god bless mommy. god bless nanny.
god, don’t punish me because I’m black.
The above is an excerpt of a prayer taken from one of the saddest, most disheartening books I’ve ever read. Jonathon Kozol based this book on a neighborhood in the South Bronx, called Mott Haven. Mott Haven happens to be not only the poorest district in New York, but possibly in the whole United States. Of the 48,000 living in this broken down, rat-infested neighborhood, two thirds are hispanic, one third is black and thirty-five percent are children. Not only is Mott Haven one of the poorest places, it is also one of the most racially segregated.
The book itself is an on-going dialogue between Kozol and the neighborhoods residents, interjected every so often with thoughts from Kozol. He covers a spectrum of topics from AIDS, drug addiction, prostitution, crime, poorly run and funded schools, white flight from schools to over-crowded hospitals and the amazing faith in religion and God that many of these people have.
Kozol makes several trips to Mott Haven and speaks with a myriad of people, children and adults alike. For instance, Kozol develops a rapport with a twelve year old hispanic boy named Anthony. Anthony is clever and loves to write stories. Some day he hopes to become a novelist. He also has a great faith in God. He makes some very poignant remarks pertaining to his neighborhood and life in general. For example, one day Kozol and Anthony are discussing if anyone in the neighborhood is truly happy and Kozol pints out that some of the children seem cheerful playing in the school playgrounds. Anthony quickly points out that cheerful and happy are not the same. Then as they are walking, Anthony stops and waves his hand around him in the neighborhood. Then he asks, “Would you be happy if you had to live here?” The only answer can be, NO.
Kozol also speaks to many of the church leaders in the different communities of the South Bronx. In particular, he speaks often to Reverend Overall, known as Mother Martha to Anthony and the other children that attend her church. What is most amazing about Rev. Overall is the fact that she gave up a productive career as a lawyer to serve the people in the poorest community in America.
Analysis of Characters in There Are No Children Here
There Are No Children Here – Analysis of Characters
Pharoah is the younger brother to Lafeyette, LaShawn, and Terence. He is an intelligent person. His mother LaJoe wants Pharaoh to do well in life. She thinks that he has the motivation to do whatever he would like to do. Pharoah has a lisp that makes him work harder in becoming a better person throughout the novel. “Pharoah was different, not only from Lafeyette but from the other children, too. He didn’t have many friends, except for Porkchop, who was always by his side… Pharoah got so lost in his daydreams that LaJoe had to shake him to bring him back from his flights of fancy. Those forays into distant lands and with other people seemed to help Pharoah fend off the ugliness around him” (15). Pharoah was changed throughout the novel, overcoming his lisp and becoming confident in himself that he could one day escape the Horner homes.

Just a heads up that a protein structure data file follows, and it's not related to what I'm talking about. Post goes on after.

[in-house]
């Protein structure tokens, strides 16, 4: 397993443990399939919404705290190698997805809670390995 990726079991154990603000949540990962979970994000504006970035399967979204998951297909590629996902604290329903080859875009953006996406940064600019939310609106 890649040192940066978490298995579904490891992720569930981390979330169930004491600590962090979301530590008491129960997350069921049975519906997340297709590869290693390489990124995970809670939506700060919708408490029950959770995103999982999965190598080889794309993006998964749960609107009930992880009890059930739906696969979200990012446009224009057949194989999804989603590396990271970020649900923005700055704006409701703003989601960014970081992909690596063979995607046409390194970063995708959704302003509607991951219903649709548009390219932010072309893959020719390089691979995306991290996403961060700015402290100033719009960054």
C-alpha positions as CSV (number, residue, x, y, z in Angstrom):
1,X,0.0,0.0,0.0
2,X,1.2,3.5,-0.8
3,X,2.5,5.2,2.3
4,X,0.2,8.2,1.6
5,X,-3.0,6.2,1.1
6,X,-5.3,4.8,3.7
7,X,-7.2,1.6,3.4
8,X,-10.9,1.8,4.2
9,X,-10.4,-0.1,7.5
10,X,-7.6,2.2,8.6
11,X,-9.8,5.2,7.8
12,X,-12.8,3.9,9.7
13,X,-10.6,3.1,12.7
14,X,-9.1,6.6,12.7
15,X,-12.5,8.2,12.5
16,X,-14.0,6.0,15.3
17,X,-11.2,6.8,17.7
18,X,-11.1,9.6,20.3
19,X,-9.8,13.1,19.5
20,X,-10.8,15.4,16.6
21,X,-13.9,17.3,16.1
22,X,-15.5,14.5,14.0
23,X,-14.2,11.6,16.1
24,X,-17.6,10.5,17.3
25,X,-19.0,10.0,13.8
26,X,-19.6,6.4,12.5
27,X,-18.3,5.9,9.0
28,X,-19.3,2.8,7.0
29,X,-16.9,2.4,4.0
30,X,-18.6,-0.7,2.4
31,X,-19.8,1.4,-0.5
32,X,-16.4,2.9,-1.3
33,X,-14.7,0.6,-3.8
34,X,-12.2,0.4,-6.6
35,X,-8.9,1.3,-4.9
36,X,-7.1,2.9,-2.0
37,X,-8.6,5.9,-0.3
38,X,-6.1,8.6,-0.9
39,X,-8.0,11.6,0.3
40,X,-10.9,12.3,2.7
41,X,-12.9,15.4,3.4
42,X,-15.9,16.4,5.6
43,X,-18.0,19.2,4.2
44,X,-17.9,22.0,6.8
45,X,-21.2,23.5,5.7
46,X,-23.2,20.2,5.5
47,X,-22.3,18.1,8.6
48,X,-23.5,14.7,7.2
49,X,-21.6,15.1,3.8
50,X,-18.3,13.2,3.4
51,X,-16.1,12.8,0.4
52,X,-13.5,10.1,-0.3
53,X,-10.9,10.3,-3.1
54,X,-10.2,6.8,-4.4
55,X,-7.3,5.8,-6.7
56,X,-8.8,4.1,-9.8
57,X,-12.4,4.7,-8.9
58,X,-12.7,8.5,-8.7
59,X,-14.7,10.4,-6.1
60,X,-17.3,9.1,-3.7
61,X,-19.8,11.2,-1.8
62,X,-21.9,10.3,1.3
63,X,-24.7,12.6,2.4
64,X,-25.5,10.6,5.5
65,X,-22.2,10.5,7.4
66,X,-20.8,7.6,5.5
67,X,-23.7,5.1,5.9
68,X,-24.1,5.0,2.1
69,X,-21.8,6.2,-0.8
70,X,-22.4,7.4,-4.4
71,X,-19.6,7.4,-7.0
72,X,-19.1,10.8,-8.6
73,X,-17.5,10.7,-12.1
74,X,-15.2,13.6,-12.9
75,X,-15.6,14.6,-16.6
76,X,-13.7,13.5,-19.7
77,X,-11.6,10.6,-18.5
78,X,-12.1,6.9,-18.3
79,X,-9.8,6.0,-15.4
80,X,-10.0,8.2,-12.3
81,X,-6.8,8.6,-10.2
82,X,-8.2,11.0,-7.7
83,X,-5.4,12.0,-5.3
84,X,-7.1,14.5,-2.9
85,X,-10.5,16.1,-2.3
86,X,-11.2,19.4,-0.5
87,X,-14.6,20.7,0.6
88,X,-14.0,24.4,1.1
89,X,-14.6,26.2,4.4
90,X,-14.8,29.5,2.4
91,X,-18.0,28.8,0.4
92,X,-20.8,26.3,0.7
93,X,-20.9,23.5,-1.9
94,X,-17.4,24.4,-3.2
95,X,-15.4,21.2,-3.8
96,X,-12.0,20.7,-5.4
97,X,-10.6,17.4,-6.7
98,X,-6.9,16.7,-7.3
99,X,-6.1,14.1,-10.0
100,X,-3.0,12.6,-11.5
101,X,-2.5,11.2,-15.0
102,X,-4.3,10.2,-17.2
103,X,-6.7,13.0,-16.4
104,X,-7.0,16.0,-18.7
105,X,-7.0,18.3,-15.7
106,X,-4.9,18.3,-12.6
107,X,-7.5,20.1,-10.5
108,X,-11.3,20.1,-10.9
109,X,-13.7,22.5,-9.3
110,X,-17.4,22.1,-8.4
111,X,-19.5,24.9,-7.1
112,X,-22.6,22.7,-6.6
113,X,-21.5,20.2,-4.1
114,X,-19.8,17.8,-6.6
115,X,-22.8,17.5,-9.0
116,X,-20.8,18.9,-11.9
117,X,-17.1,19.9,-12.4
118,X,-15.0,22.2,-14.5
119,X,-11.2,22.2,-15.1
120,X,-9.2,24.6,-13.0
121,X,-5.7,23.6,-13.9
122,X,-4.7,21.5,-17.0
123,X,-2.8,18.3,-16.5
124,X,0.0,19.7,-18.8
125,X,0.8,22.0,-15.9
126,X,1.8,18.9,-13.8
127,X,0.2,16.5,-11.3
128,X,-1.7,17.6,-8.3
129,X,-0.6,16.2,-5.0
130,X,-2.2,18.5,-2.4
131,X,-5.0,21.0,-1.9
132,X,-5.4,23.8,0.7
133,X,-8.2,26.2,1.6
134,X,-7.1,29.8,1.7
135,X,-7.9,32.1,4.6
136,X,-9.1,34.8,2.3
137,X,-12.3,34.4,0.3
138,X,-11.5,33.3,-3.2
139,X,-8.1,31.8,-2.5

Lafeyette is a teenager whose experiences in the Horner homes teaches him how the way of life works. Lafeyette is one of LaJoe’s children who starts out as a promising child but changes throughout the novel trying new ideas that he was not familiar with. Lafeyette is a thin person. He is a “stick” to some people. Lafeyette experiences conflicts which affects his life. His ‘mentor’ Craig Davis. Craig’s death affected him so much that Lafeyette’s attitude became so different than what LaJoe was so used to. Lafeyette would hang around with his friend Rickey who was affiliated with the up and coming Four Corners: a young group of trouble-makers looking to start a new gang. Lafeyette didn’t like hanging around with Rickey’s friends. During the final chapters of the novel, Lafeyette is accused of stealing car parts from a pick up truck. He would be charged and sentenced for one year of probation. Lafeyette becomes what LaJoe dreaded: Lafeyette turning out to be his older brother Terence.
Lajoe is the mother of Lafeyette, Pharoah and to 5 other children. LaJoe has lived in the Horner home for most of her life. She moved to the Horner homes when she was 4 years old. Back in the early days she thought Horner was ‘amazing’ considering the changes it has gone through over the years. “But to LaJoe and her brothers and sisters, it all looked dazzling.